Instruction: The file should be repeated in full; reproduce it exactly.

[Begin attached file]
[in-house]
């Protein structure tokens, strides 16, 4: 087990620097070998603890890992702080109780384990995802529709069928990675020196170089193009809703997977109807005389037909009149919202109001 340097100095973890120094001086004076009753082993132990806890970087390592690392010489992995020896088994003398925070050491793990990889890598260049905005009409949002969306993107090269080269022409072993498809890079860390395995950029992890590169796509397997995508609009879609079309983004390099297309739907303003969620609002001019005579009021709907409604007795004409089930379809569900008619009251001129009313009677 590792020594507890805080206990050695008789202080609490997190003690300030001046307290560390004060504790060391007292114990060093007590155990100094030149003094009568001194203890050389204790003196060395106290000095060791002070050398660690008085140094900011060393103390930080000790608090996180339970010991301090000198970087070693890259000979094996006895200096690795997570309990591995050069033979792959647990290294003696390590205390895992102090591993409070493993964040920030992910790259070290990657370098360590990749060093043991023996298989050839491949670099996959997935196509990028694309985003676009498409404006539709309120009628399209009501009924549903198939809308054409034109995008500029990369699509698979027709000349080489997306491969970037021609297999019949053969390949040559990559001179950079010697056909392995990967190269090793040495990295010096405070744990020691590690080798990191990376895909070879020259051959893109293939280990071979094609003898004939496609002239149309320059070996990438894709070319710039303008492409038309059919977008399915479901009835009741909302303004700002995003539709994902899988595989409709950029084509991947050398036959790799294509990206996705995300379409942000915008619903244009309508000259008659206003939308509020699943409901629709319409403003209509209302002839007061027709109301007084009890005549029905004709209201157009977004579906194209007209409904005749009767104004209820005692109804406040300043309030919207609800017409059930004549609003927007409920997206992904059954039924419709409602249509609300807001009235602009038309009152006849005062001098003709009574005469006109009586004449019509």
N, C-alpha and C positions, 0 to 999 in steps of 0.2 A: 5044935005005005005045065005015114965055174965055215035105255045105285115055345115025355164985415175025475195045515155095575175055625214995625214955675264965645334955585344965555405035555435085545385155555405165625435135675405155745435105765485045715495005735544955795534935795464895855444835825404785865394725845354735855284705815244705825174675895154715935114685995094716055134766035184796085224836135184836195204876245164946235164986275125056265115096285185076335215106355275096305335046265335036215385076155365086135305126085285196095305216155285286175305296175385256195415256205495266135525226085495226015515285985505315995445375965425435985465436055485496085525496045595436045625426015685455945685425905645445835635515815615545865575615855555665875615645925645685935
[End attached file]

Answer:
[in-house]
């Protein structure tokens, strides 16, 4: 087990620097070998603890890992702080109780384990995802529709069928990675020196170089193009809703997977109807005389037909009149919202109001 340097100095973890120094001086004076009753082993132990806890970087390592690392010489992995020896088994003398925070050491793990990889890598260049905005009409949002969306993107090269080269022409072993498809890079860390395995950029992890590169796509397997995508609009879609079309983004390099297309739907303003969620609002001019005579009021709907409604007795004409089930379809569900008619009251001129009313009677 590792020594507890805080206990050695008789202080609490997190003690300030001046307290560390004060504790060391007292114990060093007590155990100094030149003094009568001194203890050389204790003196060395106290000095060791002070050398660690008085140094900011060393103390930080000790608090996180339970010991301090000198970087070693890259000979094996006895200096690795997570309990591995050069033979792959647990290294003696390590205390895992102090591993409070493993964040920030992910790259070290990657370098360590990749060093043991023996298989050839491949670099996959997935196509990028694309985003676009498409404006539709309120009628399209009501009924549903198939809308054409034109995008500029990369699509698979027709000349080489997306491969970037021609297999019949053969390949040559990559001179950079010697056909392995990967190269090793040495990295010096405070744990020691590690080798990191990376895909070879020259051959893109293939280990071979094609003898004939496609002239149309320059070996990438894709070319710039303008492409038309059919977008399915479901009835009741909302303004700002995003539709994902899988595989409709950029084509991947050398036959790799294509990206996705995300379409942000915008619903244009309508000259008659206003939308509020699943409901629709319409403003209509209302002839007061027709109301007084009890005549029905004709209201157009977004579906194209007209409904005749009767104004209820005692109804406040300043309030919207609800017409059930004549609003927007409920997206992904059954039924419709409602249509609300807001009235602009038309009152006849005062001098003709009574005469006109009586004449019509």
N, C-alpha and C positions, 0 to 999 in steps of 0.2 A: 5044935005005005005045065005015114965055174965055215035105255045105285115055345115025355164985415175025475195045515155095575175055625214995625214955675264965645334955585344965555405035555435085545385155555405165625435135675405155745435105765485045715495005735544955795534935795464895855444835825404785865394725845354735855284705815244705825174675895154715935114685995094716055134766035184796085224836135184836195204876245164946235164986275125056265115096285185076335215106355275096305335046265335036215385076155365086135305126085285196095305216155285286175305296175385256195415256205495266135525226085495226015515285985505315995445375965425435985465436055485496085525496045595436045625426015685455945685425905645445835635515815615545865575615855555665875615645925645685935